The Crystal Sea SS118

The Crystal Sea is a family run fishing operation worked by the Stevens family. The family originated from St. Ives and have been fishermen for many generations; hence the vessel being registered to St. Ives as ‘SS 118′ which is an old family registration number, although she now works out of Newlyn.

As David junior recalls, “One of the family’s boats was The Rose of Sharon II FR 23, which was built by my grandfather Ernest Stevens in 1969 at Forbes boatyard Sandhaven near Fraserbrough in Scotland. This was the second vessel that my grandfather built, the first being also named Rose of Sharon SS 118 which was built in 1965. My dad started working with his dad in 1965 aboard the first Rose of Sharon and he went on to work the second Rose Of Sharon with his brother Paul”.

Skippered by two brothers, David and Alec Stevens, with a crew of three others and their father helping ashore with the nets and supplies; the Crystal Sea goes to sea for 3-5 days depending on the weather, maximising the quality and freshness of their catch.

Crystal Sea fishing boatThe Crystal Sea catches a diverse mix of species and many of the fish caught and landed are non quota species (other species that are quota are considered to be stable). To further reduce its environmental impact, the Crystal Sea works a twin rig net arrangement to increase efficiency and minimise fuel consumption.

In a nut shell, David and Alec’s fish is very high quality and sustainably fished.

To see how fish is caught and landed by the Steven’s Family, visit the Crystal Sea’s website.


The Celestial Dawn UL2 

Although it bears a Scottish registration (UL), The Celestial Dawn was built in Cornwall in 1989. Over 2 decades later, the vessel was returned to its birth place where Peter Green and his crew, breathed new life into it once again.

ACelestial Dawn fishing boats Peter recalls,”After returning to Falmouth approximately 12yrs ago and ending up lying neglected and downbeat in a boatyard for 2yrs, I purchased the vessel (The Celestial Dawn) and a full restoration began“.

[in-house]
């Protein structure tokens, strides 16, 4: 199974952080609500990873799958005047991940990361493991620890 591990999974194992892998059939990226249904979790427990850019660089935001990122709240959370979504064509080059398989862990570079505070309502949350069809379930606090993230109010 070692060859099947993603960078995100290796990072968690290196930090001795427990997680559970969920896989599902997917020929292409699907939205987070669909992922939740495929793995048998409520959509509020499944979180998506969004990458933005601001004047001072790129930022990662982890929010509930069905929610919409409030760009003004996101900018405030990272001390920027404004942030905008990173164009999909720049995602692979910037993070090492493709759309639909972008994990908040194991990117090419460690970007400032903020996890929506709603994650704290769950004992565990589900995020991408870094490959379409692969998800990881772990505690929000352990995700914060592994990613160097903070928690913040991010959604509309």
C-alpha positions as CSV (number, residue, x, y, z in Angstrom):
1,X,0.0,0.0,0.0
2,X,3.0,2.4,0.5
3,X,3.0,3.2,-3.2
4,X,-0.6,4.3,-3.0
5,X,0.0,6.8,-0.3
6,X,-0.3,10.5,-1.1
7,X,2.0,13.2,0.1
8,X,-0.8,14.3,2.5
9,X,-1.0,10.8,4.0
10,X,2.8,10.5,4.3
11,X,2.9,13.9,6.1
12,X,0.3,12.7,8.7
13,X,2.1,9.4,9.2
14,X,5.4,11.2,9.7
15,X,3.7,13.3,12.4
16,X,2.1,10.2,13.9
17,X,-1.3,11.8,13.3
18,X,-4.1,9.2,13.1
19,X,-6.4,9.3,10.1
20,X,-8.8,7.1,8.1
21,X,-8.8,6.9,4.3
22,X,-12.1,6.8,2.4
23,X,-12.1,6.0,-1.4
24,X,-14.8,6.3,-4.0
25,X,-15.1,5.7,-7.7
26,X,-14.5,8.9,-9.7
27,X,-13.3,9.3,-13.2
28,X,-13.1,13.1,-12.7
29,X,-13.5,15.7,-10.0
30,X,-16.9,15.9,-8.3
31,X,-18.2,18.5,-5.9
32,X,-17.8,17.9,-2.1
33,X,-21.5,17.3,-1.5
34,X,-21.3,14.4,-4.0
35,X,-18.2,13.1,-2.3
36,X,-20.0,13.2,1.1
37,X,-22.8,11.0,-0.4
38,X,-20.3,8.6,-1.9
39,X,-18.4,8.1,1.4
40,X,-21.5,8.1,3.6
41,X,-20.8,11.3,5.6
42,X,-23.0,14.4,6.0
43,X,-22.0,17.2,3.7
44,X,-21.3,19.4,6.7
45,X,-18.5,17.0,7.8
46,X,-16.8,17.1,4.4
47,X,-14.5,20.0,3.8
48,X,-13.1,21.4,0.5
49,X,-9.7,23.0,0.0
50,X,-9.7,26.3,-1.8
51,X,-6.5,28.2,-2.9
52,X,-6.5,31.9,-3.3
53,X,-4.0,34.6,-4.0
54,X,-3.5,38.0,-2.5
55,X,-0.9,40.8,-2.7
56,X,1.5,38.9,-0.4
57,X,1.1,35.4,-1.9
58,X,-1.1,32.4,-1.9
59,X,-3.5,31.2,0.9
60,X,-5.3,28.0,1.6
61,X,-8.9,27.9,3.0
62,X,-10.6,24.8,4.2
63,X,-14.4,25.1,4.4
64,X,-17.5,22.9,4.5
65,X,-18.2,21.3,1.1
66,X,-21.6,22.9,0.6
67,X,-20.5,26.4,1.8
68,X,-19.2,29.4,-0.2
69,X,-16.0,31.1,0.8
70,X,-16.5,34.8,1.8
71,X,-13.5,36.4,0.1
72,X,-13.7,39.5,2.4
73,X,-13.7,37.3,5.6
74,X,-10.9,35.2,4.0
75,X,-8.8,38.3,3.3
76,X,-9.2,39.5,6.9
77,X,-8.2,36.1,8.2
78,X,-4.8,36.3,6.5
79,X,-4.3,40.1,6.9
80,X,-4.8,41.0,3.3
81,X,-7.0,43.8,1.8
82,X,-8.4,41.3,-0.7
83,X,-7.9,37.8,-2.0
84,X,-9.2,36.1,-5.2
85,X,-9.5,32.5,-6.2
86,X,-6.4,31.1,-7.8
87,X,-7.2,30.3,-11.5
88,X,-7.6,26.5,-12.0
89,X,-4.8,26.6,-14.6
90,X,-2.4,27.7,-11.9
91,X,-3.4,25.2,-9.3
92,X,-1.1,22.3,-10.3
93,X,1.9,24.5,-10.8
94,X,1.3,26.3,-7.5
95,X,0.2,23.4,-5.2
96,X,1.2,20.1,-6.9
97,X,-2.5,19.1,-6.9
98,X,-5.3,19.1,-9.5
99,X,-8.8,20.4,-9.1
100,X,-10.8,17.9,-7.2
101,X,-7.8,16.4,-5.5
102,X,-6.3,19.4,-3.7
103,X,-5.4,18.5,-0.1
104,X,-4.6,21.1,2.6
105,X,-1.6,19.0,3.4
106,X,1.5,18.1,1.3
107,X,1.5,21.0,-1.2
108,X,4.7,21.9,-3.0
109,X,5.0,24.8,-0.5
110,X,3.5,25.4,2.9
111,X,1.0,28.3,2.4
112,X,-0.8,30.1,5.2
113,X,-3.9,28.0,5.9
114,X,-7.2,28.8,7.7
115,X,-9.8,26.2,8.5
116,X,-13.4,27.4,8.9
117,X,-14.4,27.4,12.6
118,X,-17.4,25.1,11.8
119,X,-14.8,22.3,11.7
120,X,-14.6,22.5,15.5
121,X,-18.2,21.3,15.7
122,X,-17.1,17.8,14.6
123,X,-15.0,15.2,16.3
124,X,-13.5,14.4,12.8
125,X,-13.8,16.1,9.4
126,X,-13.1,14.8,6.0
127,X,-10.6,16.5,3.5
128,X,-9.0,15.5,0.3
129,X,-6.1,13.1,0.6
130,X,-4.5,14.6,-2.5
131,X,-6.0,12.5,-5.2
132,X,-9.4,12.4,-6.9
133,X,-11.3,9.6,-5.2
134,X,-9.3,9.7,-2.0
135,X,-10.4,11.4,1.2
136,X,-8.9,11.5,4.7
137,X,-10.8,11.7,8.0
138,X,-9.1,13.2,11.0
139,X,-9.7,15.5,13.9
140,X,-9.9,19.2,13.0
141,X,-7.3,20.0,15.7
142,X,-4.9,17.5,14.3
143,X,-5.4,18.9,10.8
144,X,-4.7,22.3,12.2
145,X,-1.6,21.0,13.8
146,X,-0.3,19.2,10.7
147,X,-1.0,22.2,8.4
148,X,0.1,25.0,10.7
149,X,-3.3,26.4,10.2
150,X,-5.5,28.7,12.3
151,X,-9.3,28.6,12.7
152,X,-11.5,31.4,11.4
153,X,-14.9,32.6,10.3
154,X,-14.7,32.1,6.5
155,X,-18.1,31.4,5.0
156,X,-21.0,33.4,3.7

Peter has transformed the Celestial Dawn and increased its efficiency after a series of restoration works. With their great care and devotion, the Celestial dawn works in the Cornish sea with confidence and pride. To take a virtual tour of the Celestial Dawn, visit St Mawes Seafoods’s website.

Peter comes from one of the oldest fishing families from St Mawes, with a community where life revolves around the sea. With local skipper Jon Sawle aboard the Inter-Nos local side trawler, Peter had his first days fishing at the tender the age of nine and has never stopped. Ever since that first trip to sea he is was ‘well and truly hooked’ by the ‘tingling excitement’ of fishing. Whenever the weather allows, Peter can be found off the coast of Cornwall – nets in the sea….fishing!.

Nearly 40 years later, Peter is still landing ‘low-impact fish’ from a vessel which is worked efficiently to avoid unnecessary discards- creating a sustainable environment in which to, as Peter says, ‘carry on in the future, as we have in the past‘.


The Flying Spray FY777

Alan and his crew member work his 10 metre shellfish boat from the tidal port of Charlestown. If you ask Alan where our lobster and crab was landed, he would reply:

“It depends on what grounds we are working as to what shellfish we catch. Off the Dodman (a point south of Fowey), we tend to catch lots of crab.  If we are hauling our inshore gear lobsters are on the menu for us!”.

Alan and his crew start early, at around 6am, depending on weather and tides. They work around 800 crab and lobster pots, hauling and checking them every other day. This way the crew is selecting the best quality Cornish shellfish caught in each pot, whilst returning young lobster and unwanted species to the sea alive – no dead discards here!

In order to reduce fish waste and support local fishermen, The Cornish Fishmonger offers a free bait service to our shellfish fishermen, Alan is one of them.

Most of our bait comes from waste bones after Rob’s fish has been filleted; this is a great way to re-use their waste and it’s really sustainable – the shellfish love it as well! (Alan)”.